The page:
Chocolate “comes to life” at Cadbury World, where chocolate lovers can hop into a “Beanmobile” and explore the history of chocolate, how it’s made, wrapped, and packaged at the Cadbury factory, and more. The park is home to the “World’s Biggest Cadbury Shop,” where guests will find all of their favorite Cadbury chocolates as well as novelty treats not sold at any other chocolate shop.
Click here for more World Famous Food Factories Worth Visiting
Haley WIllard is The Daily Meal’s assistant editor. Follow her on Twitter @haleywillrd.  http://ift.tt/1j9GUiB11 World Famous Food Factories Worth Visiting

Ever wonder how Ben & Jerry’s ice cream flavor “Chunky Monkey” is made to be the ideal blend of chunky and creamy? Or what flavorings are added to Jelly Belly jelly beans to make them taste like “Buttered Popcorn?”

11 World Famous Food Factories Worth Visiting (Slideshow)

The secrets to creating these and other iconic foods are revealed in factory tours around the world, where you can watch your favorite treat made first-hand and can sometimes make it yourself. You may even get to taste a sample or two.

At the Chocolaterie Duval factory in Belgium, visitors get a hands-on tutorial in making the chocolate company’s famous caraques and pralines, from tempering and molding it to designing, packaging, and eventually eating it.

In Japan, recreating the invention of the world’s first instant ramen, the Instant Ramen museum educates guests on how the classic Asian noodle is made and lets them make their own.

Nowhere else can you find as many classic, unusual, and novelty jelly bean flavors than at the Jelly Belly factory in Fairfield, Calif., where the factory air smells like whatever jelly bean flavors are being made that day… maybe cinnamon, buttered popcorn, or strawberry jam.

Read on for more world famous food factories that are worth the trip across the world.

Ben & Jerry’s — U.S.A

Ice cream connoisseurs curious about how their favorite ice cream flavors like “Chunky Monkey” or “Cherry Garcia” are made can watch the flavor magic happen in a guided tour at the Ben & Jerry’s factory in Vermont. Visitors are given an ice cream sample of the day and can try more flavors at the factory’s scoop shop. The Flavor Graveyard is just up the hill from the factory and is available for paying respects to retired Ben & Jerry’s ice cream flavors.

Cadbury — United Kingdom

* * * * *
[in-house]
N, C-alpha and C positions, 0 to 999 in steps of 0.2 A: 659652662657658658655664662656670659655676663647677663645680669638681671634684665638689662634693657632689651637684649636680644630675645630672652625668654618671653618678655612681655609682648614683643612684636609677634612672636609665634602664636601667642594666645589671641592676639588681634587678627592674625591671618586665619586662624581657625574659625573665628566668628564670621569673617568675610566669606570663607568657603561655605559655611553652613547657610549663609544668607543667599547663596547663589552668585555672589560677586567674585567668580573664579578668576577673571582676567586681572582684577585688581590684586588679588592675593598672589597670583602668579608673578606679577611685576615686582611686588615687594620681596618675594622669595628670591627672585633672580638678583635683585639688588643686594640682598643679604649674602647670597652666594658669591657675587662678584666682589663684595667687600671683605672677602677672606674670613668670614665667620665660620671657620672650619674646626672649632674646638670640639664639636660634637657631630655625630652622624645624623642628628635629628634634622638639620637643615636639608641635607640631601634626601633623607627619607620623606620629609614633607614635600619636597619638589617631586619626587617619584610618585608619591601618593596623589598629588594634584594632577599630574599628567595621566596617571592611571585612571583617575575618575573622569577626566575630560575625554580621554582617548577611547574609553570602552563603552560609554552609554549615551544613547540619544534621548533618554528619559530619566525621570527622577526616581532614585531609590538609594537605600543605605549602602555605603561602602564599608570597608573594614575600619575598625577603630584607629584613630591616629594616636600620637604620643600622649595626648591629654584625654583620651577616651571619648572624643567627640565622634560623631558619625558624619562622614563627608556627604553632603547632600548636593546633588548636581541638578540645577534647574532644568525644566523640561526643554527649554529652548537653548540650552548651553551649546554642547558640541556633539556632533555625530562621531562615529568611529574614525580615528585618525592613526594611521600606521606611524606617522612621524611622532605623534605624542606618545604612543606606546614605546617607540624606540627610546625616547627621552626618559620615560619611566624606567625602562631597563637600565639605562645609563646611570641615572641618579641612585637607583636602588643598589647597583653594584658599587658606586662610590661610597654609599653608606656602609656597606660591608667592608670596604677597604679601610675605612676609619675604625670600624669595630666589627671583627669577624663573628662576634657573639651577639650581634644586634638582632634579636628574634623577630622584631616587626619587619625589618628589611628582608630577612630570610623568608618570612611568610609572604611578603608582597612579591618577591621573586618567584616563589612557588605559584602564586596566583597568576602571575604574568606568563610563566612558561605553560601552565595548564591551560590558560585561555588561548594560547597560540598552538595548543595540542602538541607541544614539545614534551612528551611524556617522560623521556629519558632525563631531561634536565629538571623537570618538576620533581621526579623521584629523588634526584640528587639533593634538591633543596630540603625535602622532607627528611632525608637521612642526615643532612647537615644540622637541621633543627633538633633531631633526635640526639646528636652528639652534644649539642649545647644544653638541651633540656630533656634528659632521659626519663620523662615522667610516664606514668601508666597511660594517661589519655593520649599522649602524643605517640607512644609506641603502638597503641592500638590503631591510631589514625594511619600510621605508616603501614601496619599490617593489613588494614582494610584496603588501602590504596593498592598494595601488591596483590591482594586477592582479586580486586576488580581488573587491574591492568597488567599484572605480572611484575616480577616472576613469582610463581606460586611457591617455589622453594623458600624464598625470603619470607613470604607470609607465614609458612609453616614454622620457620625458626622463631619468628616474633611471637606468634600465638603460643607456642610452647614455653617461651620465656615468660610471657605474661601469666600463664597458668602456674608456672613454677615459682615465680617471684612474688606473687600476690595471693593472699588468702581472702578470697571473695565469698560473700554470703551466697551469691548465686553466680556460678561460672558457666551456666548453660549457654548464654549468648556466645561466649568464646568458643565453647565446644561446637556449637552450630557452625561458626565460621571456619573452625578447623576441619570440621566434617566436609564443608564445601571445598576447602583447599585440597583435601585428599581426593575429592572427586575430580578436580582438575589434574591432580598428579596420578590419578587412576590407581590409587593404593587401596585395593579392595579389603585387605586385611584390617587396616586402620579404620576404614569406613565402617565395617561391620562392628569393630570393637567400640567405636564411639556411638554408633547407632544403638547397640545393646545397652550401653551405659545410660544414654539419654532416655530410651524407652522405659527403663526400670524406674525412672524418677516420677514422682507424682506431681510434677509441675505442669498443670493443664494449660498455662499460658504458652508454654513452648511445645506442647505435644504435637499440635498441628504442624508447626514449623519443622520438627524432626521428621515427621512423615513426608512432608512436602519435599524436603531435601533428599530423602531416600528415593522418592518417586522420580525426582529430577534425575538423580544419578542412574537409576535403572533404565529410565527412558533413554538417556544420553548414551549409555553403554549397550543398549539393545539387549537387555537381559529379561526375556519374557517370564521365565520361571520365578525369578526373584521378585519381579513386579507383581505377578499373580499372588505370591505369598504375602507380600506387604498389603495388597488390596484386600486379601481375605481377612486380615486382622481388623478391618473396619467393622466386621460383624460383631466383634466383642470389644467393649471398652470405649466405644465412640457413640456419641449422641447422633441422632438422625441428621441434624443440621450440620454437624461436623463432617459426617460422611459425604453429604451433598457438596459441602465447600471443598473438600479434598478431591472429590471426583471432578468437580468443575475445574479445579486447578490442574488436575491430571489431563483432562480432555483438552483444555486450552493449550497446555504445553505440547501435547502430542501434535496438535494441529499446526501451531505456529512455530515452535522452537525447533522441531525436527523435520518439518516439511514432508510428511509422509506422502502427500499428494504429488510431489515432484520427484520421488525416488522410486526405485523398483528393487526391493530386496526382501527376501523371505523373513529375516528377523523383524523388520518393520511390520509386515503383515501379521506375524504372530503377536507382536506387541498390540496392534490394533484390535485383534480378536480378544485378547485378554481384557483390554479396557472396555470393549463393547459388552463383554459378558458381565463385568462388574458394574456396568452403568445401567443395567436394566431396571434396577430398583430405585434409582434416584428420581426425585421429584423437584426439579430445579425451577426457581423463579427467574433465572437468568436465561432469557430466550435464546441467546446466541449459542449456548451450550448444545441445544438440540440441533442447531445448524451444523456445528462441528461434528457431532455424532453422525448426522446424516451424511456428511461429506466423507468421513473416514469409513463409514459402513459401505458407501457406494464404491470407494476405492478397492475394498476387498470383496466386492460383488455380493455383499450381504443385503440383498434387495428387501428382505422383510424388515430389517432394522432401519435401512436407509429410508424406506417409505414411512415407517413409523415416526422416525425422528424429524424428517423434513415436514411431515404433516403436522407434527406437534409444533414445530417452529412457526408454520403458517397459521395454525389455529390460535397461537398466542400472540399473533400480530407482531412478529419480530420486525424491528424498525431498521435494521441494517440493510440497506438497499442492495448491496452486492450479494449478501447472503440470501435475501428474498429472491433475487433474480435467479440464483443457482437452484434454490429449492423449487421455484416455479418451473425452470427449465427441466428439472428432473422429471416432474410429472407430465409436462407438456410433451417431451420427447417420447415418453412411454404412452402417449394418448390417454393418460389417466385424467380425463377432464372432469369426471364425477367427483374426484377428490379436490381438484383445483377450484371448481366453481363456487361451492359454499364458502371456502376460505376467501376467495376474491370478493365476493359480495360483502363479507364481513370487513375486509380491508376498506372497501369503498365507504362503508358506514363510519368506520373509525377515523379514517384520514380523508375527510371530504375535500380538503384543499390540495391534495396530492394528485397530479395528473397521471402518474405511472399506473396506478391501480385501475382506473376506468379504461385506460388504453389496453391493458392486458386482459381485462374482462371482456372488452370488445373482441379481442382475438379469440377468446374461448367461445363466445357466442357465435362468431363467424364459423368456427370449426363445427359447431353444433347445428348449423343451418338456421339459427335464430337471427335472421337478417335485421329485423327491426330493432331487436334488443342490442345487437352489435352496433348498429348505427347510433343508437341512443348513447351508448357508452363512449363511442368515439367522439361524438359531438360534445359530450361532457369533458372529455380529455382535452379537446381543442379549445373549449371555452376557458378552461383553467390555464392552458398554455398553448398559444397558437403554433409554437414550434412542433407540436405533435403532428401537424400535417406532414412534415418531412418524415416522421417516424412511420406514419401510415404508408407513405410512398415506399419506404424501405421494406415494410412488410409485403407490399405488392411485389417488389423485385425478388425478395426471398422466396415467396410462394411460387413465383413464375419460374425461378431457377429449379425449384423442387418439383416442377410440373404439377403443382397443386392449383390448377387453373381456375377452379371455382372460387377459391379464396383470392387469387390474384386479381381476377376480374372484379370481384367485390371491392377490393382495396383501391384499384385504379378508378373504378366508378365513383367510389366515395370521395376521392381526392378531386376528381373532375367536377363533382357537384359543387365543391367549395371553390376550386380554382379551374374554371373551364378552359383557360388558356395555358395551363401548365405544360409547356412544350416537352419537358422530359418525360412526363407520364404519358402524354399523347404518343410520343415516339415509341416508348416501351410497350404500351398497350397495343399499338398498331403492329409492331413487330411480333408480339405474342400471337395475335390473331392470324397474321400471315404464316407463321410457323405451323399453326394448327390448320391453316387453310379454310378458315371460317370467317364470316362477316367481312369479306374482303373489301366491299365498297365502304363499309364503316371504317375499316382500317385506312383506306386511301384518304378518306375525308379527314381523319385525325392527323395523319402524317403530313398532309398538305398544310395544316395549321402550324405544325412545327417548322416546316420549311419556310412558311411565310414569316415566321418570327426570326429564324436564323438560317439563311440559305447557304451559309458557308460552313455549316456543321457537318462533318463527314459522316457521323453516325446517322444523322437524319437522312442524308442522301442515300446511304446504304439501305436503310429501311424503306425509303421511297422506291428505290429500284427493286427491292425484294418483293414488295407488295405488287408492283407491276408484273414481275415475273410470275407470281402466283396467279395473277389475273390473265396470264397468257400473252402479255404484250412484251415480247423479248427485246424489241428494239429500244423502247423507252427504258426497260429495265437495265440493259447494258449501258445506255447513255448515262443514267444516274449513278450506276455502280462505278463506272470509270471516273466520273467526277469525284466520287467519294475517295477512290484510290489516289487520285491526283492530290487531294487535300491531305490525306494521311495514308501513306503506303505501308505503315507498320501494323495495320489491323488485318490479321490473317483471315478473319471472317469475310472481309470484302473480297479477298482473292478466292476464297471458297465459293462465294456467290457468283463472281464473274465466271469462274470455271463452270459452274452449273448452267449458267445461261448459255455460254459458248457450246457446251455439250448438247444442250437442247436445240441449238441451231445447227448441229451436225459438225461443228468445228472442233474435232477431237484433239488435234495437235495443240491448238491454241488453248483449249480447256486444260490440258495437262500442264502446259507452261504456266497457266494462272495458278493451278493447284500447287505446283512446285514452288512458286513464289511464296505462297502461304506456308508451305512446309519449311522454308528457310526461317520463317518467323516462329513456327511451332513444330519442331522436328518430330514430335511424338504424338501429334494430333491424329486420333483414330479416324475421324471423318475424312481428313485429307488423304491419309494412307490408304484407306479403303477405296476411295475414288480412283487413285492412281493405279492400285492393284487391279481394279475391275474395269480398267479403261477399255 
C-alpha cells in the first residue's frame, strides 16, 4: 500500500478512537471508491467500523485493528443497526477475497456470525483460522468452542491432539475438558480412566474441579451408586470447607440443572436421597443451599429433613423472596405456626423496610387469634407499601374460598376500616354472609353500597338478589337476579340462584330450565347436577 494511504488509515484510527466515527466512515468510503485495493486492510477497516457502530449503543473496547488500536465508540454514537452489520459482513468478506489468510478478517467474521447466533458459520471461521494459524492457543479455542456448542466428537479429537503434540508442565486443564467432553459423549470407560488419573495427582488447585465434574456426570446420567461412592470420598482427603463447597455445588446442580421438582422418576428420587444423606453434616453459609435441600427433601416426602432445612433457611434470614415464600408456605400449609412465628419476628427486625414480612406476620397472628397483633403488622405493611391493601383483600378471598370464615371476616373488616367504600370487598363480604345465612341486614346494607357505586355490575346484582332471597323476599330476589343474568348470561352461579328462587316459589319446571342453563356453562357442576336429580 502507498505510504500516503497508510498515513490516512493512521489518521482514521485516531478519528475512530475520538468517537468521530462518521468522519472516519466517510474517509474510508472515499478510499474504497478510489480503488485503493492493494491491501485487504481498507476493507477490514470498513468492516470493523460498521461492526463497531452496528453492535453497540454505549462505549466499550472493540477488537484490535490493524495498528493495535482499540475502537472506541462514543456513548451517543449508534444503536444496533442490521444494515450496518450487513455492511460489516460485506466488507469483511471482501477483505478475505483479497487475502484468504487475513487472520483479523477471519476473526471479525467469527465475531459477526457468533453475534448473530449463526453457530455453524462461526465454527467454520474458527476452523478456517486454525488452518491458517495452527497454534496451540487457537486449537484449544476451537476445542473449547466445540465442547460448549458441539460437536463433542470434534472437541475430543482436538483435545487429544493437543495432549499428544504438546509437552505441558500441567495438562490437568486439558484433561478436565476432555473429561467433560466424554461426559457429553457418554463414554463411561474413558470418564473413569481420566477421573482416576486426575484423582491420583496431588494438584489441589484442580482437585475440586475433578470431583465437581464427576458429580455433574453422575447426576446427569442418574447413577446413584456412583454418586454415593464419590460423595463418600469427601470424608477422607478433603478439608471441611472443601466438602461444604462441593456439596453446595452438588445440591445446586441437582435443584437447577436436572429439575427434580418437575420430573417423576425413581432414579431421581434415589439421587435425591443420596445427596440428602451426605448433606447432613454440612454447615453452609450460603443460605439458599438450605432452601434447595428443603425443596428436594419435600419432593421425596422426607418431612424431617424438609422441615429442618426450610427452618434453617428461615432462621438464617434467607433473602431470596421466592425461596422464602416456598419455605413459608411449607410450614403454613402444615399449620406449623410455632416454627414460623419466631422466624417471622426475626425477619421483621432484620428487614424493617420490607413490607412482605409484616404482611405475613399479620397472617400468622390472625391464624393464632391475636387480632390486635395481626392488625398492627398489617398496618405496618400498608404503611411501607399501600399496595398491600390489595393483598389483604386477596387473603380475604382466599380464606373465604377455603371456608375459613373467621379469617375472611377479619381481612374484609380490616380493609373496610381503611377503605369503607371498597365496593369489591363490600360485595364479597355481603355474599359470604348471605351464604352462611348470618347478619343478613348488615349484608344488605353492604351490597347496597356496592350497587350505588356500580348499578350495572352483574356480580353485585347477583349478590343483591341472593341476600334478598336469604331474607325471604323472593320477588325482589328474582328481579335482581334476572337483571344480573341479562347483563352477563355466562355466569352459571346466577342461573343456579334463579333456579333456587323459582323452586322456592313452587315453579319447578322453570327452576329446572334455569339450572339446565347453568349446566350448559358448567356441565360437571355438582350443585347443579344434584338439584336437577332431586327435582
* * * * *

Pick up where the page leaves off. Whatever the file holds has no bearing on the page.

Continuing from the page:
Chocolate “comes to life” at Cadbury World, where chocolate lovers can hop into a “Beanmobile” and explore the history of chocolate, how it’s made, wrapped, and packaged at the Cadbury factory, and more. The park is home to the “World’s Biggest Cadbury Shop,” where guests will find all of their favorite Cadbury chocolates as well as novelty treats not sold at any other chocolate shop.

Click here for more World Famous Food Factories Worth Visiting

Haley WIllard is The Daily Meal’s assistant editor. Follow her on Twitter @haleywillrd.

http://ift.tt/1j9GUiB

Apr 16

You Won’t Believe What People Put on Pizza Around the World  There’s so much more to pizza than cheese — people will really put anything from pineapple, to mashed potatoes, to macaroni and cheese (no, really) on a pizza. Visitors to the Minnesota State Fair have even admitted to indulging in a deep-fried corn-dog pizza! Surprisingly, these choice toppings are still fairly palatable in comparison to some.
Click here to see what People Put on Pizza Around the World (Slideshow)
Pizza may have originated in Italy but these days it’s a truly global dish, arguably one of the world’s favorite foods, popular from Korea, to Brazil and everywhere in between. The U.S. Department of Agriculture recently noted that about one in eight Americans consumes pizza on any given day, and mostly as dinner.
It’s reasonable then, that people will try to combine it with some of their other favorite foods like spare ribs, perhaps, or even hamburger meat (or in some cases the whole hamburger). Then there are some combinations like the baked beans pizza from the U.K. that push the envelope out a little further.
Also in the U.K., you’ll find an array of chocolate pizza offerings. Some are actually pizzas made from gourmet chocolates, and others throw chocolate chips and cream cheese on a pizza crust… an interesting choice either way.
Back in the U.S.,  Missouri locals take advantage of cicada season by baking up the bugs into a cheesy pizza masterpiece. Incidentally, they also (briefly) make a popular cicada ice-cream, which Missouri conservation officials are none too keen on.
What strange toppings would you put on your pizza? Prawns? Crocodile? Kangaroo? Read on to see what unusual toppings people are putting on their pizzas around the world.
Crocodile — Sydney, Australia

Crocodile pizza and crocodile bread are quite popular in Australia… in fact, as an abundant local meat, crocodile is often consumed in various dishes. If you fancy, there are also kangaroo and emu pizza toppings on offer at select eateries around the country. No word on Crocodile Dundee’s involvement in this creation! 
Cicada Pizza — Missouri, U.S.A

Cicadas may only surface once every 17 years, but when they do they’re (apparently) fair game for pizza lovers. One Missouri pizzeria decided to add the buzzing insects to a pizza, and it was so popular it sold out in in couple of days.
Read on for more about What People Put on Pizza Around the World  http://ift.tt/1l3JqwqYou Won’t Believe What People Put on Pizza Around the World

There’s so much more to pizza than cheese — people will really put anything from pineapple, to mashed potatoes, to macaroni and cheese (no, really) on a pizza. Visitors to the Minnesota State Fair have even admitted to indulging in a deep-fried corn-dog pizza! Surprisingly, these choice toppings are still fairly palatable in comparison to some.